It has been two years since Robin Williams died, and his widow, Susan Schneider Williams, continues to work to spread awareness of the brain disease that led to his suicide, Lewy Body Disease.
In a heartbreaking essay titled “The Terrorist Inside My Husband’s Brain,” Susan writes about her late husband’s final few months and how the disease that he didn’t know he had consumed his life. Sharing that Robin’s many symptoms didn’t fit any one diagnosis, Susan explains that he had to deal with not only physical limitations such as heartburn and poor sense of smell but also mental incapacitation.
“By wintertime, problems with paranoia, delusions and looping, insomnia, memory, and high cortisol levels—just to name a few—were settling in hard,” she writes. “Psychotherapy and other medical help was becoming a constant in trying to manage and solve these seemingly disparate conditions.”
But the hardest part, she explains, was when the Aladdin actor couldn’t remember his lines while filming Night at the Museum 3. “This loss of memory and inability to control his anxiety was devastating to him,” she writes. One month before he died, Robin was diagnosed with Parkinson’s Disease, and while he found comfort that there were some answers, he continued to struggle.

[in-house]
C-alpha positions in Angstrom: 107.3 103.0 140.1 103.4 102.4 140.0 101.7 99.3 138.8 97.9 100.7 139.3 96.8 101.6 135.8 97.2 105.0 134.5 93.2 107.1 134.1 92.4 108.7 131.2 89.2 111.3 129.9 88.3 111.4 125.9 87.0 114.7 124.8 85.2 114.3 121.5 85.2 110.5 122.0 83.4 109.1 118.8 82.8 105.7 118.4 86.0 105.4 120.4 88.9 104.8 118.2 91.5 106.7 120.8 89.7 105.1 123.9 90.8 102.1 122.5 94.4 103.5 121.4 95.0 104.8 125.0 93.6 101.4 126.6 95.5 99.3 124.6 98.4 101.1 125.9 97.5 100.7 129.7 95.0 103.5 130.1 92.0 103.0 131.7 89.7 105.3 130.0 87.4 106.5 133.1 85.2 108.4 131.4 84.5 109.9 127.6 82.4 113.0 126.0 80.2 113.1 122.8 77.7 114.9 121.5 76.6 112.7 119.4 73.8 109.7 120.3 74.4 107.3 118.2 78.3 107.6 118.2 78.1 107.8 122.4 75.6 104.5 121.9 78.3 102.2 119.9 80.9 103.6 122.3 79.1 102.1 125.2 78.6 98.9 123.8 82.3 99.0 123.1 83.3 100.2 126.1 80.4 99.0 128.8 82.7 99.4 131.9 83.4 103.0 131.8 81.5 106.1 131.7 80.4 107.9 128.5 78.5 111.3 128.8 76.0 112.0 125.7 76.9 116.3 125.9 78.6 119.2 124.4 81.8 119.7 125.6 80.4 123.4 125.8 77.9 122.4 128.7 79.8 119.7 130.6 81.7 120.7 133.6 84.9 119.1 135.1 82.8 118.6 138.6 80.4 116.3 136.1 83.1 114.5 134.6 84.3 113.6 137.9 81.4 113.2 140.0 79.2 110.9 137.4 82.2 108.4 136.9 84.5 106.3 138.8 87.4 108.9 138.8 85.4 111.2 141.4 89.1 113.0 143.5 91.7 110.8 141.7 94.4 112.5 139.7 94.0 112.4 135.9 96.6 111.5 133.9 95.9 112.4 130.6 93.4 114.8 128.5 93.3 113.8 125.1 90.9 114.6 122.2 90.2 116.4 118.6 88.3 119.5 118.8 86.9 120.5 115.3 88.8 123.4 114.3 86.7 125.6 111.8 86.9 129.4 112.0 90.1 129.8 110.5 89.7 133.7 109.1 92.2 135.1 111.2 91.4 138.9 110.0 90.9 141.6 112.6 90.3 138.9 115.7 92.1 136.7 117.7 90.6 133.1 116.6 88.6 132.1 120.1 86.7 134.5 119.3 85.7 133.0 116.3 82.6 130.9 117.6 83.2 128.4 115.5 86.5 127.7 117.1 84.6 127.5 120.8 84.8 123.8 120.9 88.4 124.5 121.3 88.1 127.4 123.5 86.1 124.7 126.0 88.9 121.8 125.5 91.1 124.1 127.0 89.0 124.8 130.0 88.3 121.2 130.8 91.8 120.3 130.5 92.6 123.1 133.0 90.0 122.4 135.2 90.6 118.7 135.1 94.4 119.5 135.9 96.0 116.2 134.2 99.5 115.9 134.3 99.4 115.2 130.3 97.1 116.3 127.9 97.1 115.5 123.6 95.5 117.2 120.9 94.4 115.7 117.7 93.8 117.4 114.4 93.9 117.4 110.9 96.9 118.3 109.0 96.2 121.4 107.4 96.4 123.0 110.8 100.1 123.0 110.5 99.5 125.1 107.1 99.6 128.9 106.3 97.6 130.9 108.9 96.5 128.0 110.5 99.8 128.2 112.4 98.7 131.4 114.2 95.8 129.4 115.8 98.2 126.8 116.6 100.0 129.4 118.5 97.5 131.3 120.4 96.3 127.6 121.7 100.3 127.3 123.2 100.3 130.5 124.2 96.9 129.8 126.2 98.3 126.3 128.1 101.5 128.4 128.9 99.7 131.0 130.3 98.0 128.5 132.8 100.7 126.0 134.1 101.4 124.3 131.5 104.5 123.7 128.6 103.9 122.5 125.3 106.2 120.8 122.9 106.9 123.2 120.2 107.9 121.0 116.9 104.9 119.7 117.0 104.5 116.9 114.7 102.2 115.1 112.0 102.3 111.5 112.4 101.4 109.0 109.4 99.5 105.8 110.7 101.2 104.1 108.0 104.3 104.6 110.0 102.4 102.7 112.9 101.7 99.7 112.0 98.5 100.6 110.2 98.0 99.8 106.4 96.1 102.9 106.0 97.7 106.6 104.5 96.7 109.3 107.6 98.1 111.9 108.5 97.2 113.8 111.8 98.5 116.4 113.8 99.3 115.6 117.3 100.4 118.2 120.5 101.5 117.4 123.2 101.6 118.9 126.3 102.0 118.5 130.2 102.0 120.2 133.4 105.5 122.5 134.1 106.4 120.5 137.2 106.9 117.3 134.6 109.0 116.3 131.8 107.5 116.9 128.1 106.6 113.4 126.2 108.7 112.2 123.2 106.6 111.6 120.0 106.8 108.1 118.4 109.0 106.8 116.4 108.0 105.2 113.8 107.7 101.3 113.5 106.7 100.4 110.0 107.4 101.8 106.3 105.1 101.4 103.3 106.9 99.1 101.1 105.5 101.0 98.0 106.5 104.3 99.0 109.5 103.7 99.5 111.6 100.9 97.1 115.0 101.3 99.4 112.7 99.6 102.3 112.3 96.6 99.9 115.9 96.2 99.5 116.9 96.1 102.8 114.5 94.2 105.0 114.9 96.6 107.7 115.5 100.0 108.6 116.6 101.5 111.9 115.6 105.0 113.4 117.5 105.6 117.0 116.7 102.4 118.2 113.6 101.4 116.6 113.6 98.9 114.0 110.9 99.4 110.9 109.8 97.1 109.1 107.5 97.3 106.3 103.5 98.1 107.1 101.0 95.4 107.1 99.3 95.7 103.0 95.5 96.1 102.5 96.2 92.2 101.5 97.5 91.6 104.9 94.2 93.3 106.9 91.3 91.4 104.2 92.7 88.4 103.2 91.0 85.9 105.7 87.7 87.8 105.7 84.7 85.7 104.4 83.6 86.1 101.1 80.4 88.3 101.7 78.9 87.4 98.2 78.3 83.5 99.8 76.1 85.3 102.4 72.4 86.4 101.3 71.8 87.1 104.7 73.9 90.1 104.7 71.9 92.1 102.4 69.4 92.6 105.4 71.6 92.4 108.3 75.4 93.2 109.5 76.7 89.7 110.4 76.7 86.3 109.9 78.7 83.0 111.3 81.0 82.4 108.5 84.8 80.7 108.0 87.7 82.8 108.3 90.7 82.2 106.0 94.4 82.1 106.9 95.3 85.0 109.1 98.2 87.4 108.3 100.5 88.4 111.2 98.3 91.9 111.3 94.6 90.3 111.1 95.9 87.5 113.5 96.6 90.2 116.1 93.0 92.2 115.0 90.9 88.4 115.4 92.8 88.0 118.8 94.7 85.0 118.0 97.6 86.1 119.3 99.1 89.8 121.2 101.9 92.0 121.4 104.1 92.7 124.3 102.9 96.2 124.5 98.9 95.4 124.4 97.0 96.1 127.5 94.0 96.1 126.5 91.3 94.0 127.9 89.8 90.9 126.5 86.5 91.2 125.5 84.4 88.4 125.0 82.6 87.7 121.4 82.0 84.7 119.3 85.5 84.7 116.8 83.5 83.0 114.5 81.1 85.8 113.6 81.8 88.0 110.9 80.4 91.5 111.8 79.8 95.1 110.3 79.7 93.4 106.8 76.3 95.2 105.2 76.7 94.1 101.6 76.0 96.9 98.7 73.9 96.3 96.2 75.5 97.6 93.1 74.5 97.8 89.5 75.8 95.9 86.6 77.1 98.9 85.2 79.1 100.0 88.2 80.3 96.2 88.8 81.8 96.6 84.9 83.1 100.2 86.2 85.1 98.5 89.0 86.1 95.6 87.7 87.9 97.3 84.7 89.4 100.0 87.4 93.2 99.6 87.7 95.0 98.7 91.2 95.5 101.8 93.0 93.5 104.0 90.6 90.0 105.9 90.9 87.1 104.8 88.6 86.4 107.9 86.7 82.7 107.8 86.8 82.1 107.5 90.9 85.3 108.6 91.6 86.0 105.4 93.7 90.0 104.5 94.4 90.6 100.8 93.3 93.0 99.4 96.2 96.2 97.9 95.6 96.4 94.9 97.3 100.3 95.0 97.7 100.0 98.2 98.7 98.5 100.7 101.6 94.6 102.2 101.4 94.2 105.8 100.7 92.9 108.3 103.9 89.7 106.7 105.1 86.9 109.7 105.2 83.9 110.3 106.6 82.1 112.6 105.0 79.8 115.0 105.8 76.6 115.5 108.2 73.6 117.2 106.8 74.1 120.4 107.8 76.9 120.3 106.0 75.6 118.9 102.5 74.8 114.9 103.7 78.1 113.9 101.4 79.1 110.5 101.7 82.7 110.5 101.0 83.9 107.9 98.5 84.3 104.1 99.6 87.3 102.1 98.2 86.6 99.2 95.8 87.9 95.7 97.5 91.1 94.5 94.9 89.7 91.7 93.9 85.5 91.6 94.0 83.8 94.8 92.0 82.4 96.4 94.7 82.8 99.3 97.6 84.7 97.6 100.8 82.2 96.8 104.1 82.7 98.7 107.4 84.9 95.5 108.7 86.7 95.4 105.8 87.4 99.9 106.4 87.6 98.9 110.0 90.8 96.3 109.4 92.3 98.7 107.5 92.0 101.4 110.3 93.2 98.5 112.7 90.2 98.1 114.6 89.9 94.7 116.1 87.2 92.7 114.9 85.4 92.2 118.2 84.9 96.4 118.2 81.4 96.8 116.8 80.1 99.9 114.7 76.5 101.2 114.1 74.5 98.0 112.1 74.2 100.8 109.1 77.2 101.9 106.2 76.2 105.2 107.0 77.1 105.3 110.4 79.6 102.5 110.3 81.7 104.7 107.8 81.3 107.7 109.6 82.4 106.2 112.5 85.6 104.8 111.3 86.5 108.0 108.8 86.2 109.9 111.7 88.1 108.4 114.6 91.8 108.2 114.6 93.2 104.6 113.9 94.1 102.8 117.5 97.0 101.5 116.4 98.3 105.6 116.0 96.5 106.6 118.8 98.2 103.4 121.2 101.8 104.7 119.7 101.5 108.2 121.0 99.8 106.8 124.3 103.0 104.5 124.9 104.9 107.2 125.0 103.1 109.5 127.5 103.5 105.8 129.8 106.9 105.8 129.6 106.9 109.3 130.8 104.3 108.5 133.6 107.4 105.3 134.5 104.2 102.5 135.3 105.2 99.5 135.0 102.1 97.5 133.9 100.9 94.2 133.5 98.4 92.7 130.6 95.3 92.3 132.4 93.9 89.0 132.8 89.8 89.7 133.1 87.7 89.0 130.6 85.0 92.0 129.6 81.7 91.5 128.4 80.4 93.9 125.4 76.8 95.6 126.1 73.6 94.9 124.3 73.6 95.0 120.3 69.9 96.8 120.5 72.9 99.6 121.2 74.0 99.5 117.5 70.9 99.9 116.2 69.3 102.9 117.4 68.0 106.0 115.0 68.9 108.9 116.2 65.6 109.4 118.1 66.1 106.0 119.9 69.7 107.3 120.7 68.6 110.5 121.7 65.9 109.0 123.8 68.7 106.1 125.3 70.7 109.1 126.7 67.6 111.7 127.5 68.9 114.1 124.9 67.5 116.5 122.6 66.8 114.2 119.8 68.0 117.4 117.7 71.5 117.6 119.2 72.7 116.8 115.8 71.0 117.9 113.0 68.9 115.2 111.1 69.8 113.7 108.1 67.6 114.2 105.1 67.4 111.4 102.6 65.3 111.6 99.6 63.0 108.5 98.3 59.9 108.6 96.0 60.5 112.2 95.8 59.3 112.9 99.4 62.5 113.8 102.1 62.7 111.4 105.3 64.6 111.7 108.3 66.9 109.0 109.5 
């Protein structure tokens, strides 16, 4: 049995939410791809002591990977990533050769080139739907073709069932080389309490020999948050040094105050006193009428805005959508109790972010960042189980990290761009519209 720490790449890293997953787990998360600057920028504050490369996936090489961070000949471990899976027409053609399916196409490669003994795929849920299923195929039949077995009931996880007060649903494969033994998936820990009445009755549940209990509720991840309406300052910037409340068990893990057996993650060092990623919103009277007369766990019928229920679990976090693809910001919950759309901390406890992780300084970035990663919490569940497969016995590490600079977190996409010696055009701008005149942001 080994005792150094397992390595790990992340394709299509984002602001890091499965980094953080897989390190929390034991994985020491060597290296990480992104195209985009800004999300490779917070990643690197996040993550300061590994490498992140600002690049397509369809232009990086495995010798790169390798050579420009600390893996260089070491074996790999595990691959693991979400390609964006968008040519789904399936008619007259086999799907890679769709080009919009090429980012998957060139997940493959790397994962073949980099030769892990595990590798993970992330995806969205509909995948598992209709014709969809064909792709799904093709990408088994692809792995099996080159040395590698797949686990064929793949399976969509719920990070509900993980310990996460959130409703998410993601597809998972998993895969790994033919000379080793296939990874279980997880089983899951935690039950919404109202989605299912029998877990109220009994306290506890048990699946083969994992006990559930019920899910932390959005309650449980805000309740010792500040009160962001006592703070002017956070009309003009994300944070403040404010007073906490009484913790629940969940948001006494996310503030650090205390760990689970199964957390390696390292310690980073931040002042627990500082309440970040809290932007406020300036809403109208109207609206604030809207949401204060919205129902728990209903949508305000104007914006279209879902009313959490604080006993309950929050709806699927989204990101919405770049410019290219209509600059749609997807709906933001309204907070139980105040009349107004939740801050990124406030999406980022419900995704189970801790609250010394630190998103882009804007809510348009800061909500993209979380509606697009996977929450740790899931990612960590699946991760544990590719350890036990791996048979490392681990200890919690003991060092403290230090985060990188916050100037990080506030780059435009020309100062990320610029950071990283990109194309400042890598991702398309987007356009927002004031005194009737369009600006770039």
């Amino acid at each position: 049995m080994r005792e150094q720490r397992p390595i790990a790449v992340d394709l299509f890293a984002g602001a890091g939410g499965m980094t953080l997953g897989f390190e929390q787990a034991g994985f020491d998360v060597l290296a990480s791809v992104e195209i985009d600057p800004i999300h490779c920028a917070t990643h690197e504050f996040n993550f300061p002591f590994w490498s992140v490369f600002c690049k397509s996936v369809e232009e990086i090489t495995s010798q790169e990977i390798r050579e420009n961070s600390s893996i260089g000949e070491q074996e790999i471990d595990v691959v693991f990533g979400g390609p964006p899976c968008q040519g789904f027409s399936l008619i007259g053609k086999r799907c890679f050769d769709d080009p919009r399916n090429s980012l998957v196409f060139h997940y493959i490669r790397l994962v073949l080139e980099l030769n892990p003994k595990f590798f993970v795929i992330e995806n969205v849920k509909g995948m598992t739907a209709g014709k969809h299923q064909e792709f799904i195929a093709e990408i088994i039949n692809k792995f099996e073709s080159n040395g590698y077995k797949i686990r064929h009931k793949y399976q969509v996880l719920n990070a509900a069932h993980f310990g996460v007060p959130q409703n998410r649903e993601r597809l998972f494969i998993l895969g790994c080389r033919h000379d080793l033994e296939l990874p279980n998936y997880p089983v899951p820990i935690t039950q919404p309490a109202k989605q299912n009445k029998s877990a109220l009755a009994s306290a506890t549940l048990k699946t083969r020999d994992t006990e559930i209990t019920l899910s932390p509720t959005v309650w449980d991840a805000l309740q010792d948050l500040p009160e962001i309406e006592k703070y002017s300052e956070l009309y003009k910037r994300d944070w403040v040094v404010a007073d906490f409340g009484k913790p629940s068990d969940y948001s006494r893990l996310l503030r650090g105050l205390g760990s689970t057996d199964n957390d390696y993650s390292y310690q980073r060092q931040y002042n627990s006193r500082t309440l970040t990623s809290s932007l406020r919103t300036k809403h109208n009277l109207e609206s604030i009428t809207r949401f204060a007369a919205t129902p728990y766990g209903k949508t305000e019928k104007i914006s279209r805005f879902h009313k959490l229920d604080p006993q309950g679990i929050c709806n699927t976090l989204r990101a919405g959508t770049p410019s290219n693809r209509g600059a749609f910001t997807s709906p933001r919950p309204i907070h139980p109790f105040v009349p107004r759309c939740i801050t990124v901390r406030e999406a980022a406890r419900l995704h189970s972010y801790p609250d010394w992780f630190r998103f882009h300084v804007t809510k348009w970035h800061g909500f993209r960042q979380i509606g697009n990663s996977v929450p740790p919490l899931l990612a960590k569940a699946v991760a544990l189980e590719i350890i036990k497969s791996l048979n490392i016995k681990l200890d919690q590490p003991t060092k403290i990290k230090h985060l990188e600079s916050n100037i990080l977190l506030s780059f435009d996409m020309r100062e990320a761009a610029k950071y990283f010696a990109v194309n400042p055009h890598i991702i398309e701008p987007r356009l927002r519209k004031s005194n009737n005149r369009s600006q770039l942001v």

“He kept saying, ‘I just want to reboot my brain.'” Susan recalls. “When we were in the neurologist’s office learning exactly what this meant, Robin had a chance to ask some burning questions. He asked, ‘Do I have Alzheimer’s? Dementia? Am I schizophrenic?’ and when his doctor said ‘No,’ Robin was unsatisfied.”
Although his condition continued to worsen, Susan recalls what would be their final day together—and how it gave her hope that his health would improve. “We did all the things we love on Saturday day and into the evening, it was perfect—like one long date,” writes Susan. “By the end of Sunday, I was feeling that he was getting better. When we retired for sleep, in our customary way, my husband said to me, ‘Goodnight, my love,’ and waited for my familiar reply: ‘Goodnight, my love.’ His words still echo through my heart today.”
She ends the essay by thanking all the doctors and scientists who continue to research LBD. “Thank you for what you have done, and for what you are about to do.”